The brother asked to visit her. Guards obliged. The brother walked into her cell, drew a gun and shot his visibly pregnant sister dead.
His goal: to spare his family the taint of a pregnancy out of wedlock, a disgrace in Iraq often averted through so-called honor killings of women by their relatives.
For prison guards, the killing was also a relief.
"They believed that her death would end the case," said a lab worker at Baghdad's central morgue, where the victim's body -- still carrying the 5-month-old fetus -- was sent.
The above is from Tina Susman and Caesar Ahmed's "In Iraq, a story of rape, shame and 'honor killing'" (Los Angeles Times) which explores how common assaults on women are and how easily buried. No one is imprisoned for either raping Dalal or for murdering her. No one was fired. Nothing. It's part of the ongoing femicide and you won't hear about it from the Queen of Panhandle Media Amy Goodman but she will have time to explore 'grizzlies' because, after all, there isn't already a Discovery Channel and several Nature broadcasts on PBS each week already. Next up for Goody, cat photos and those who love to share them online! Or maybe she'll just find some more sexism to spew. Listen to the garbage from the grizzly guest and, if you don't catch what's taking place, pay attention to the film clip about how "men" and "boys" (and Boy Scouts) have certain "rights" and if you're not getting that the language is intentionally non-inclusive wait for the bit on how even the man who murders his wife has these "rights." Around that time, you may find it harder to justify the continued crap Amy Goodman serves up daily. Grasp that when the Los Angeles Times is covering the ongoing femicide in Iraq, Amy Goodman's serving up murdering wives as something to chuckle over. Grasp again why this woman decided to publish in Larry F**nt's H**tler rag. (Not to mention fawn over him on air.) Grasp again how much damage she does every damn day and that anyone else on Pacifica would be in huge trouble for the glorification of domestic abuse.
In this morning's New York Times, Timothy Williams' "U.N. Report Lays Out Options for an Oil-Rich Iraqi Region" covers the United Nations' proposals for Kirkuk. The UN hasn't released the proposals publicly. Which, after reading Williams, seems even more strange. Williams has a source serving in the Parliament who explains the four proposals the UN has made:
A member of the Iraqi Parliament who read the report said that one of the four proposed options was the creation of an independent or autonomous region run by Kurds, Arabs and Turkmens. The budget of the region would be financed with a percentage of Kirkuk's oil revenues, according to the United Nations plan.
A second option, according to the member of Parliament, who spoke on the condition of anonymity because he was not authorized to discuss the report publicly, was for Kirkuk to become a special region, to be jointly administered by the regional and central governments. Under this proposal, a referendum would be held within five years to determine whether residents wanted Kirkuk to become part of the Kurdistan region or to be incorporated into the central state.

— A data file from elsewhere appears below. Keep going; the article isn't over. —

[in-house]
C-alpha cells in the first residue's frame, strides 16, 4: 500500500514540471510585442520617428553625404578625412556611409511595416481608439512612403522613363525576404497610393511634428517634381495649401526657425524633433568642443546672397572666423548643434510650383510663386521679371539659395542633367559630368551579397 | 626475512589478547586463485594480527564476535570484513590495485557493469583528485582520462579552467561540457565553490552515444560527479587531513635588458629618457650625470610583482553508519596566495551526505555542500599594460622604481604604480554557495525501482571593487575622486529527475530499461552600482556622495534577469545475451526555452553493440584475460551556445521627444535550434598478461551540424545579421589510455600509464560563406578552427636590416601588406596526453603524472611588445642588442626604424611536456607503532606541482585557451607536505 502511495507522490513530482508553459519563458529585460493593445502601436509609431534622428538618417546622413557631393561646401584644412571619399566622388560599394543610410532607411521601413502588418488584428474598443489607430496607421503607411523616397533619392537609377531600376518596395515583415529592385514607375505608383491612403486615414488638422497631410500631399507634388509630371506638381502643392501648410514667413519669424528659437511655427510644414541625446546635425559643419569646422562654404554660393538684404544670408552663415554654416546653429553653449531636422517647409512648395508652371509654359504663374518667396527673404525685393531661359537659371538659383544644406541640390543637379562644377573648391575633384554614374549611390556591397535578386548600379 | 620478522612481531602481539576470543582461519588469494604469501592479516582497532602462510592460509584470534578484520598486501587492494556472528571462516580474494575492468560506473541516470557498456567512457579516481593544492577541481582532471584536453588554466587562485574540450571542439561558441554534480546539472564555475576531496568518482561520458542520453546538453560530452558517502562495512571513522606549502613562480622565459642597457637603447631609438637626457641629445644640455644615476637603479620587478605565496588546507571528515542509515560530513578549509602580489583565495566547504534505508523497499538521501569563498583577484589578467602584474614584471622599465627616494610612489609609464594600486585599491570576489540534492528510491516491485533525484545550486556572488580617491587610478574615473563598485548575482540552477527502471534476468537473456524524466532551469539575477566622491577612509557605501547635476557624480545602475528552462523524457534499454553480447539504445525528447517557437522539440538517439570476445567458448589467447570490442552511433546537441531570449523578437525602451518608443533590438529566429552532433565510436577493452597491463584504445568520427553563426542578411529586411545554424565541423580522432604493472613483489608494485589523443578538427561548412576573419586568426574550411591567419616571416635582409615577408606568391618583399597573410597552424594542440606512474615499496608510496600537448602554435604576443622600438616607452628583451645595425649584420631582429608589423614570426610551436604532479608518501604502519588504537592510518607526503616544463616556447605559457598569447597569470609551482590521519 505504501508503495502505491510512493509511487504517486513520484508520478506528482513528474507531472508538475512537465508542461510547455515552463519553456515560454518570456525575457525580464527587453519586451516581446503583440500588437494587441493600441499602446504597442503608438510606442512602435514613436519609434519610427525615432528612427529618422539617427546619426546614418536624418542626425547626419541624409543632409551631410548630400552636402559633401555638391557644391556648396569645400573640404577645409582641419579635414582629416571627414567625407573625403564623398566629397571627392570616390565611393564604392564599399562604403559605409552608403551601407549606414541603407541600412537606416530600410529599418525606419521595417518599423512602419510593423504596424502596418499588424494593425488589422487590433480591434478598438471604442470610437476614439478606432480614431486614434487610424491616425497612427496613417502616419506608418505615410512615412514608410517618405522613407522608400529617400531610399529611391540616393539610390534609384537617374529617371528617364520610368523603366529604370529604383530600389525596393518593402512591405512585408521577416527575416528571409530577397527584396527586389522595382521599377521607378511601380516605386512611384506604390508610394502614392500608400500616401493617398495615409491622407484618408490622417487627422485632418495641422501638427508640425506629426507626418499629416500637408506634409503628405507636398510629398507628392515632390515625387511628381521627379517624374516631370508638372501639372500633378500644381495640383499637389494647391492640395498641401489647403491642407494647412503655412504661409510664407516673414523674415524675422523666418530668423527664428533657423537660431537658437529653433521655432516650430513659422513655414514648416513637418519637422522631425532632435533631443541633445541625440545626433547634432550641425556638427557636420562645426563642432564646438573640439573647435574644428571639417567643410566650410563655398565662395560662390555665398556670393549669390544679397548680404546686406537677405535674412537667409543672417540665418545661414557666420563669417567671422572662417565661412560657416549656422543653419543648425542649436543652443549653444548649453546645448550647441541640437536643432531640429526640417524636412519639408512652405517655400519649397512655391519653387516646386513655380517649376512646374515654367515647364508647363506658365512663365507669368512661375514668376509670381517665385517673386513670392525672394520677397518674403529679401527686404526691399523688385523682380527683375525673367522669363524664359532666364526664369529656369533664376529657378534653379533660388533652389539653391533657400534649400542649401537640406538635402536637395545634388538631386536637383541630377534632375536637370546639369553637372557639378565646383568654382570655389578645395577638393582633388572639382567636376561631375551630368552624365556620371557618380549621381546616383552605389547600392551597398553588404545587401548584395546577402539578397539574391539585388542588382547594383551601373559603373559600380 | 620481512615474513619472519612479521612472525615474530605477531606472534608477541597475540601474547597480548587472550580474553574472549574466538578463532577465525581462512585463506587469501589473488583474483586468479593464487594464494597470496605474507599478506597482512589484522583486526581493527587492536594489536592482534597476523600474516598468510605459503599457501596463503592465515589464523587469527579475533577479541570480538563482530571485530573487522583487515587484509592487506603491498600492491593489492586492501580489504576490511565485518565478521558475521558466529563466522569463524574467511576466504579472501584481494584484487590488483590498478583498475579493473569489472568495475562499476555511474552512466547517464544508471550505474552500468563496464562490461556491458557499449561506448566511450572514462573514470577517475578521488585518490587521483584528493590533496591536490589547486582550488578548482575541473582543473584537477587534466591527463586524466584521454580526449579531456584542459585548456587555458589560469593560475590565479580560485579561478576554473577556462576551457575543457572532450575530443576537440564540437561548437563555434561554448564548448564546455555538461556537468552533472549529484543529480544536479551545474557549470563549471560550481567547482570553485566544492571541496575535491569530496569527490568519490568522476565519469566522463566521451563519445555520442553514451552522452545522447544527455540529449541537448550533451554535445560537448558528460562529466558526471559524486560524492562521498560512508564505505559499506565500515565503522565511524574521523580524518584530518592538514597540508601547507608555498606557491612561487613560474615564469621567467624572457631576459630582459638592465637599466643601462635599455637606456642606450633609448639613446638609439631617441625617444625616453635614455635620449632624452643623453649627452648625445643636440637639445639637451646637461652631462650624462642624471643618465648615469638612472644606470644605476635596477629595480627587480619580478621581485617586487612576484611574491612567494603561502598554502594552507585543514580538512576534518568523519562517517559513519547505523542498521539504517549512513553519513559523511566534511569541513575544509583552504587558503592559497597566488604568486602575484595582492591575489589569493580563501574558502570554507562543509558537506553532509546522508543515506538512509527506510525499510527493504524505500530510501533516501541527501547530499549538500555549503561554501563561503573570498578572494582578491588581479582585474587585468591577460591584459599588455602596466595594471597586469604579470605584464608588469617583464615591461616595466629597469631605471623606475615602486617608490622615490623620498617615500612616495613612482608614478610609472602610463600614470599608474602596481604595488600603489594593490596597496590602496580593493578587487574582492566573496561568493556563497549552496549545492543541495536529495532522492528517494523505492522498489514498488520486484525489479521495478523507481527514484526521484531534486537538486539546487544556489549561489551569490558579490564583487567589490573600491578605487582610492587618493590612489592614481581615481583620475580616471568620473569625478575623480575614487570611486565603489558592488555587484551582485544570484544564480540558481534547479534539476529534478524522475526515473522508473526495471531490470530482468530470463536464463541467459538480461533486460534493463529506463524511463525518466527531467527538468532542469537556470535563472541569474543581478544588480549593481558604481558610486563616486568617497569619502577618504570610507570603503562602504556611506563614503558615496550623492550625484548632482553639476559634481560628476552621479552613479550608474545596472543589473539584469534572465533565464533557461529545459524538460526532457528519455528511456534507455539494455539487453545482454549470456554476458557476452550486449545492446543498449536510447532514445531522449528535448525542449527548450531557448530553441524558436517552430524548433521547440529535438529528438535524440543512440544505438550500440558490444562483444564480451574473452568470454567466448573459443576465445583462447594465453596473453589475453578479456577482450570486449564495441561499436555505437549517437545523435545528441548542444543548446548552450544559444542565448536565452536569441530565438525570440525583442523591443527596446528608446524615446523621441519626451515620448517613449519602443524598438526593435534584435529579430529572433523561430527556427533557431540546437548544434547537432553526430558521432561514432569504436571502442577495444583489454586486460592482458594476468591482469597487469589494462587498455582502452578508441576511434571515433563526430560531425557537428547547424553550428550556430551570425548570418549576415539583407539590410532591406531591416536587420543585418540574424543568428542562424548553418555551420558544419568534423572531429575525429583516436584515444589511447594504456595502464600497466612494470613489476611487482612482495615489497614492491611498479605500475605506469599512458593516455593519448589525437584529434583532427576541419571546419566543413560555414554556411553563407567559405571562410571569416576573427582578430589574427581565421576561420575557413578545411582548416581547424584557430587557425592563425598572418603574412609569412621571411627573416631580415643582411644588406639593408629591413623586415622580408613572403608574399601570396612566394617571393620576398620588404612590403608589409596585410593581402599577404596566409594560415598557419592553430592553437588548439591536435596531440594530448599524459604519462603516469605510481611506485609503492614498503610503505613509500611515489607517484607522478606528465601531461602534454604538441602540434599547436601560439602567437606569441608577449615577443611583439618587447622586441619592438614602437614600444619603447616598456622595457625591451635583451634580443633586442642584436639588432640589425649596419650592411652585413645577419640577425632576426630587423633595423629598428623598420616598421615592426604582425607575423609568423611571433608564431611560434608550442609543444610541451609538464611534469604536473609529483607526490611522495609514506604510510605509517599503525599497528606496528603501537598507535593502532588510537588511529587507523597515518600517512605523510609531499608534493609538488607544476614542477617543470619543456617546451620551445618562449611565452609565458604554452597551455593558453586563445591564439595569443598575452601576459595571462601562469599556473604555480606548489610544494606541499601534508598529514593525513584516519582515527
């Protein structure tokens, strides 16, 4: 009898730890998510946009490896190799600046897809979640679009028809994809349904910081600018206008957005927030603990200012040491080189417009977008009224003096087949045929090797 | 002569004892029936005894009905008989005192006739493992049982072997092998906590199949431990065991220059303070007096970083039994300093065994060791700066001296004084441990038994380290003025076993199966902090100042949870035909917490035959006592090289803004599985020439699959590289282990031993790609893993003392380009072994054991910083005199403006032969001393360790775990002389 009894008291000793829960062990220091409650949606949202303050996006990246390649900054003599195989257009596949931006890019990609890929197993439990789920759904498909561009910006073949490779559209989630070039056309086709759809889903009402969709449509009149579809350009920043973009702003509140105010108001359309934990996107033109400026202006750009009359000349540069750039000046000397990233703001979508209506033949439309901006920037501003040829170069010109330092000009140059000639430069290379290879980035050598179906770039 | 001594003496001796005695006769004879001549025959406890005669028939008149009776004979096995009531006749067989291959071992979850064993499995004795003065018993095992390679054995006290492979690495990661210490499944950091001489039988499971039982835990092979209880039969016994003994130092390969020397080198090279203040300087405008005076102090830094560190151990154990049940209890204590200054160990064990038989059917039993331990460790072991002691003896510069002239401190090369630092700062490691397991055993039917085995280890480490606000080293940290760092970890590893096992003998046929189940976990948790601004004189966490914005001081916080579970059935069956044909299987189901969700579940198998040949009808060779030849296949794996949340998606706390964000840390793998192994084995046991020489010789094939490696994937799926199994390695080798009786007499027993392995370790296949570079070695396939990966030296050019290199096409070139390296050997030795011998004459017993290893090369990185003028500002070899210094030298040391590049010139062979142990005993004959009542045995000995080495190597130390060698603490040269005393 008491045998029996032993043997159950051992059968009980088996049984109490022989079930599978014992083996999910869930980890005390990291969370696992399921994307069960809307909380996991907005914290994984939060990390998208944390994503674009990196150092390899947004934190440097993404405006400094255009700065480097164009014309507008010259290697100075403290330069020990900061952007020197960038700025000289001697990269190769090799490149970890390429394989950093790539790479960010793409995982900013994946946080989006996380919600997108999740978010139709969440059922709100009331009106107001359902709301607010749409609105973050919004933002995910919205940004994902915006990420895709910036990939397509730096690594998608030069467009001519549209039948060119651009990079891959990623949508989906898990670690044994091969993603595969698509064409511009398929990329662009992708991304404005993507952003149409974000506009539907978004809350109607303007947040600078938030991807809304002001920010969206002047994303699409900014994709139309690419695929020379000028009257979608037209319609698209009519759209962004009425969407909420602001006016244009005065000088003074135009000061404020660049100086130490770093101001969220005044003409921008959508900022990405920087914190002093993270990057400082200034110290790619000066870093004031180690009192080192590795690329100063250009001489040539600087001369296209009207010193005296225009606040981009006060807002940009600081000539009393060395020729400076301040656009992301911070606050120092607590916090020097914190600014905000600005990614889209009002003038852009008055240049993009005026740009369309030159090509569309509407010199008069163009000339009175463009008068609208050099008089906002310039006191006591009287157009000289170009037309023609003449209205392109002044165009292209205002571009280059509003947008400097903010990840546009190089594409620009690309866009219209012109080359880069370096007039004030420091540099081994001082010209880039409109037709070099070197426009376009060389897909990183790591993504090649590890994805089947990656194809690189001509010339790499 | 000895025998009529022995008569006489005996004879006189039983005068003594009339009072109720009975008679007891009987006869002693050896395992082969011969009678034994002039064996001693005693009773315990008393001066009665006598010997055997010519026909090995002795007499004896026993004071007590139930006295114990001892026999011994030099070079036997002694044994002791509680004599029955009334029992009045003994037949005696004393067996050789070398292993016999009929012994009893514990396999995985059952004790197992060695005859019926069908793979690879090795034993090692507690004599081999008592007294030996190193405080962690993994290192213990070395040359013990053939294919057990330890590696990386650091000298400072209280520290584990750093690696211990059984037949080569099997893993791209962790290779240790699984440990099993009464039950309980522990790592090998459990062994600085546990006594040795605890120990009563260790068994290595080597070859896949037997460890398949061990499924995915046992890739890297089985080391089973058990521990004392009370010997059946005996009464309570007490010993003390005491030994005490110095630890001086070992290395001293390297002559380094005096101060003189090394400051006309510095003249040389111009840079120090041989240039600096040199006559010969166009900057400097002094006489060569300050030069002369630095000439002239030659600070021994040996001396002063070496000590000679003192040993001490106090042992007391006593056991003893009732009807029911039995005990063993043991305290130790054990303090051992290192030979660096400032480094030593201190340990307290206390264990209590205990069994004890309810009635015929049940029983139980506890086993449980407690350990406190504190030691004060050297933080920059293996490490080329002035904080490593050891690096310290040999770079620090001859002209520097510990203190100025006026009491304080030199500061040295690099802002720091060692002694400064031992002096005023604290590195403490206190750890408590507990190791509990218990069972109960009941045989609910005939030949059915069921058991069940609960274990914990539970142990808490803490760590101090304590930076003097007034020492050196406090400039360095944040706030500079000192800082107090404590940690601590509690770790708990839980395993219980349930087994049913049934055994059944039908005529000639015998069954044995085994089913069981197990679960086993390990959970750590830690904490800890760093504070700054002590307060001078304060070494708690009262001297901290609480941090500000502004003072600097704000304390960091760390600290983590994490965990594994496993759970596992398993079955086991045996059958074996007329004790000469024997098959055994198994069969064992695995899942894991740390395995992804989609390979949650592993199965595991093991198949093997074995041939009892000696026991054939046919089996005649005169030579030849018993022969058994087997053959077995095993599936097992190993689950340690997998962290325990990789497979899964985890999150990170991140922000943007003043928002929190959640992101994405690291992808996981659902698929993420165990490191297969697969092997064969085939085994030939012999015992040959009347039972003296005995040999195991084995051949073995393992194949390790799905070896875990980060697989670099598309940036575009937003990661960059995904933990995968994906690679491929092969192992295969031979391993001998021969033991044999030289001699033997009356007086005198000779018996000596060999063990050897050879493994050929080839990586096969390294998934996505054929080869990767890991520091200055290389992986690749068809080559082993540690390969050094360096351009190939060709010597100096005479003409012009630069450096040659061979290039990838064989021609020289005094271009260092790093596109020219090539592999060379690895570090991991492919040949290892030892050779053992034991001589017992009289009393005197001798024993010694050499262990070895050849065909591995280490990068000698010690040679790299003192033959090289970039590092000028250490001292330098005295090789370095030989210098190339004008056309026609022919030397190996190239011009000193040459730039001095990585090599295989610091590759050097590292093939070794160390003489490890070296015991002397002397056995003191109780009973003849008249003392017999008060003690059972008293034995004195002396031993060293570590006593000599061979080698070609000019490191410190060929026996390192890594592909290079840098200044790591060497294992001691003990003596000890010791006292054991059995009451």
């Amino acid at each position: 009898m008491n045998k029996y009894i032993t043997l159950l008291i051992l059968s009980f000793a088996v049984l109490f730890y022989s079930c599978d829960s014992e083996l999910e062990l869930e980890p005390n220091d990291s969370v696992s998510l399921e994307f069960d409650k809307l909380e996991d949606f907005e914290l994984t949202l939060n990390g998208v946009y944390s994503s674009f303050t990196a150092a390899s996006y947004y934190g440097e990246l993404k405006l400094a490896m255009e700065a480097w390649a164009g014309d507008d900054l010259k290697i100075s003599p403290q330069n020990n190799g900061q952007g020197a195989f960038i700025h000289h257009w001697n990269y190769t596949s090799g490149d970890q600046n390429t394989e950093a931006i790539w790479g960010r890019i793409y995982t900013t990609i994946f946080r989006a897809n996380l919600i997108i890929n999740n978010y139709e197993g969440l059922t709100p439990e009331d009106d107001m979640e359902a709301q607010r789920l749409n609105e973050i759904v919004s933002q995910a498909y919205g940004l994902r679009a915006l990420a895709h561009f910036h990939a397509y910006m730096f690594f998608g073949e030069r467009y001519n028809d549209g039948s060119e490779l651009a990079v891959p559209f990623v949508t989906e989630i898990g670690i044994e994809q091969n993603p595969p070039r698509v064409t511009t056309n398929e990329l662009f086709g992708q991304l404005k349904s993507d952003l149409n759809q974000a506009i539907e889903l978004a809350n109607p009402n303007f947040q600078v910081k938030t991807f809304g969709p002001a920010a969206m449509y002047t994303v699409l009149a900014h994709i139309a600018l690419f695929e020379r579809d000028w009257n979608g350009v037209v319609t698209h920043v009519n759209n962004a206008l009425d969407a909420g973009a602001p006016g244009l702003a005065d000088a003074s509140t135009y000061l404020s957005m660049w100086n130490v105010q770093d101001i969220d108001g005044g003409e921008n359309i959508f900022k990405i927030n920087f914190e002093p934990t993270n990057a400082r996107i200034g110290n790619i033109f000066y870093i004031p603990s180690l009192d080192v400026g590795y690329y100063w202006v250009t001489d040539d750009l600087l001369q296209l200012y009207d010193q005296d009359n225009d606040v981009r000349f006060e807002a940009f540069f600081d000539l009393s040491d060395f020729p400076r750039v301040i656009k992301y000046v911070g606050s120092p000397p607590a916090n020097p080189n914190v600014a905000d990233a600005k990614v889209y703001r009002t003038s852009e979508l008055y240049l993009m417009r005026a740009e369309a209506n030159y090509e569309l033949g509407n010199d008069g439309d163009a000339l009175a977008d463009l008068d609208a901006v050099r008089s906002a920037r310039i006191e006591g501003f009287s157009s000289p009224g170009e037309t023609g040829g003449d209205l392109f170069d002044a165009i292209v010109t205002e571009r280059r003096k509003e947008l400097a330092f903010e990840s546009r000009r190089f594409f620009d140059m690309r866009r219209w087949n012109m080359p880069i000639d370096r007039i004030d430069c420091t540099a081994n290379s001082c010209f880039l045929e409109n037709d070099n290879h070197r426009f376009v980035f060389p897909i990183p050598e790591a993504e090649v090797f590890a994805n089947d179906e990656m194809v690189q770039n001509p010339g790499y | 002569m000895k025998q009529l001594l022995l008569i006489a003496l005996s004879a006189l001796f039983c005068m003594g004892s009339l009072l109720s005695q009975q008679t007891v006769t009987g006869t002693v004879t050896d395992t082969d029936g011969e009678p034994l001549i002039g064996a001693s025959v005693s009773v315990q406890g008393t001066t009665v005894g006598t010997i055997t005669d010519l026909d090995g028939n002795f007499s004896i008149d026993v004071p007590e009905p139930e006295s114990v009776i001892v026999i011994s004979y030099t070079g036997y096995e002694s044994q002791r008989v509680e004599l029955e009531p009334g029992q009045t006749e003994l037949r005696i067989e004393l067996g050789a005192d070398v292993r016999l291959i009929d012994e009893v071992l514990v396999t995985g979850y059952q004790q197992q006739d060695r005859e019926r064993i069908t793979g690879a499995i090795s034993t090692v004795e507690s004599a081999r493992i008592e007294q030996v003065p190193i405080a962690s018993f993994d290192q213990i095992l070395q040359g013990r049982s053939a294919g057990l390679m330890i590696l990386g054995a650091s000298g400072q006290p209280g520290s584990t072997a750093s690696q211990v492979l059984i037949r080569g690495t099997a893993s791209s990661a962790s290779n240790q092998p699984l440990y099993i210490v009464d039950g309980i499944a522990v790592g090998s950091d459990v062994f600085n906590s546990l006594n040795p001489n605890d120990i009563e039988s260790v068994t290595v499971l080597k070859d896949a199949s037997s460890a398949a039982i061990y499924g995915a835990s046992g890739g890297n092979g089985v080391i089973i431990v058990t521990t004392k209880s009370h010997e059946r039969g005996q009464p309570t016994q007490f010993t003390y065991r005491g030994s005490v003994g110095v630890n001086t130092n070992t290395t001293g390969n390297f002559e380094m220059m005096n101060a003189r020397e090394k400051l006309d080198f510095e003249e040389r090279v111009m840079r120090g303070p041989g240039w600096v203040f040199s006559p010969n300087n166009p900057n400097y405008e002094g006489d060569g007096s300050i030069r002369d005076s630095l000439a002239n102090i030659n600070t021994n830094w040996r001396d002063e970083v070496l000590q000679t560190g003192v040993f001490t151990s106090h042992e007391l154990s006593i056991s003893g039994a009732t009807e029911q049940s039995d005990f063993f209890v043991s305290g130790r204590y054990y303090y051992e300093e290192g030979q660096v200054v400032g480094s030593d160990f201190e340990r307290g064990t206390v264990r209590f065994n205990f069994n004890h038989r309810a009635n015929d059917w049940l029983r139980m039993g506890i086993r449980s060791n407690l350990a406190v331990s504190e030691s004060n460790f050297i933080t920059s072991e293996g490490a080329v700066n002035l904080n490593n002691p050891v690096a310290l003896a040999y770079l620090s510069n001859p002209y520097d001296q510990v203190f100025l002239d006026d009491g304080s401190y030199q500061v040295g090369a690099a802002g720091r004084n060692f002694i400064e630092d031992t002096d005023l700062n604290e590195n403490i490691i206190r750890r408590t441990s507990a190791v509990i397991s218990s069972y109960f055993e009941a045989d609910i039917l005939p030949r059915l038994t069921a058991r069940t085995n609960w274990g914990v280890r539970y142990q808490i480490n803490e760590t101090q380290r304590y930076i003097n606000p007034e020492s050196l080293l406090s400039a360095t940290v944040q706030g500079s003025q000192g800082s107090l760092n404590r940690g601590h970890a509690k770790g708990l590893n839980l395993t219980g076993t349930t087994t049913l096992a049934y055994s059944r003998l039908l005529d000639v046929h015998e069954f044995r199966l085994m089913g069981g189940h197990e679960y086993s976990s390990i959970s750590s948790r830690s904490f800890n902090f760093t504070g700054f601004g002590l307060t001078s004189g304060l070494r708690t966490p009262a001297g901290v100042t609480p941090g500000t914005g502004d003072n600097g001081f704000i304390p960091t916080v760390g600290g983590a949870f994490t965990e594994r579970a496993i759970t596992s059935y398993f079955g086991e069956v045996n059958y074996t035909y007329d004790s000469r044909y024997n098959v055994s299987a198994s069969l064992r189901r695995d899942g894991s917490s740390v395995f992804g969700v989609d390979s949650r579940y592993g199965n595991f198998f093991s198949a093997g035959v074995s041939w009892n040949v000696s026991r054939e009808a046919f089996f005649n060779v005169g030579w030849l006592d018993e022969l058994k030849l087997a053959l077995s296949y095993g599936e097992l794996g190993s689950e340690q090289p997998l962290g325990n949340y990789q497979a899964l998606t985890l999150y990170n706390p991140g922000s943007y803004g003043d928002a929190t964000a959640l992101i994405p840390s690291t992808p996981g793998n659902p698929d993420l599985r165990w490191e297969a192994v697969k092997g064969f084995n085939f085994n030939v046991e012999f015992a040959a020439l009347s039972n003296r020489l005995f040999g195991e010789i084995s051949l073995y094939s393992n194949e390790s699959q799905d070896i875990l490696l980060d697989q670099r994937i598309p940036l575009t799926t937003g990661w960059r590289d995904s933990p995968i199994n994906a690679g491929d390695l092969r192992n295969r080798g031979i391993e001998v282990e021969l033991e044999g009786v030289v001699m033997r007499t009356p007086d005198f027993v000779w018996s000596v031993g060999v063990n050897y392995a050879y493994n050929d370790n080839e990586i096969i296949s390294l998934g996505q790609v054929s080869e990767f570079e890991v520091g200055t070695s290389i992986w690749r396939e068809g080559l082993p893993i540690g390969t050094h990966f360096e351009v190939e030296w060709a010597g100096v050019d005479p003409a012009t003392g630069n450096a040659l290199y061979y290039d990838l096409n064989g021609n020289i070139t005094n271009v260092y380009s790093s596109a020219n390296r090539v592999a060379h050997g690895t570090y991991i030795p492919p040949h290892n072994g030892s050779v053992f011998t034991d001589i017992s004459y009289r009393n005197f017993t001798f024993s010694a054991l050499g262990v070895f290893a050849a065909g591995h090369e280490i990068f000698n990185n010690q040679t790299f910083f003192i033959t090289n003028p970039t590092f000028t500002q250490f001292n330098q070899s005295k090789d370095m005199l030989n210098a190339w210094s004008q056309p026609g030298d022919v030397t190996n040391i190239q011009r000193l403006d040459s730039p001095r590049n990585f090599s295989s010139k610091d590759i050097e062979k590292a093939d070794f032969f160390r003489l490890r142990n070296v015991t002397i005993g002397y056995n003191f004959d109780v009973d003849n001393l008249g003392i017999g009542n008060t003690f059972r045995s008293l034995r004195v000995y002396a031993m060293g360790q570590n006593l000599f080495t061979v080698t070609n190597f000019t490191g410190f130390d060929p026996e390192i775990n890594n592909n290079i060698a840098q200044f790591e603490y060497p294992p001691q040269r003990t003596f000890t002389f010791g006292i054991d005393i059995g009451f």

While Williams notes "Kirkuk was excluded from" the January 31st provincial elections held in 14 of Iraq's 18 provinces, he fails to note that Iraq's Constitution required a referendum to be held on Kirkuk back in 2007. The UN appears to have proposed . . . nothing. Nothing. What was all the work for? To prevent a decision from being made apparently.
In "Simmering in Iraq" today, the Boston Globe editorializes on Kirkuk and also
One sign of trouble is how Prime Minister Nouri al-Maliki's government has been treating the so-called Awakening Movement. Some 96,000 former insurgents of the Awakening accepted pay from the US military to eradicate Al Qaeda from its previous stronghold in the Sunni Arab west of the country. This switch of allegiance by Sunni Arab forces was a decisive element in bringing down the violence in Iraq.
The Awakening fighters were promised that once Al Qaeda was crushed, they would get jobs in the police and other security forces. But the Shi'ite-dominated government appears to be breaking that promise. Not only has it been slow to hire former Sunni insurgents, but it has allowed several Awakening leaders to be arrested on the basis of flimsy allegations.
If this sectarian behavior is not stopped, sooner or later it may result in a resumption of calamitous Sunni-Shi'ite violence. The reluctance to hire Awakening members may in part be explained by budgetary strictures related to the plunge in oil prices. But the broken promises to the Awakening also reflect deep, unresolved conflicts about the future character of Iraq.
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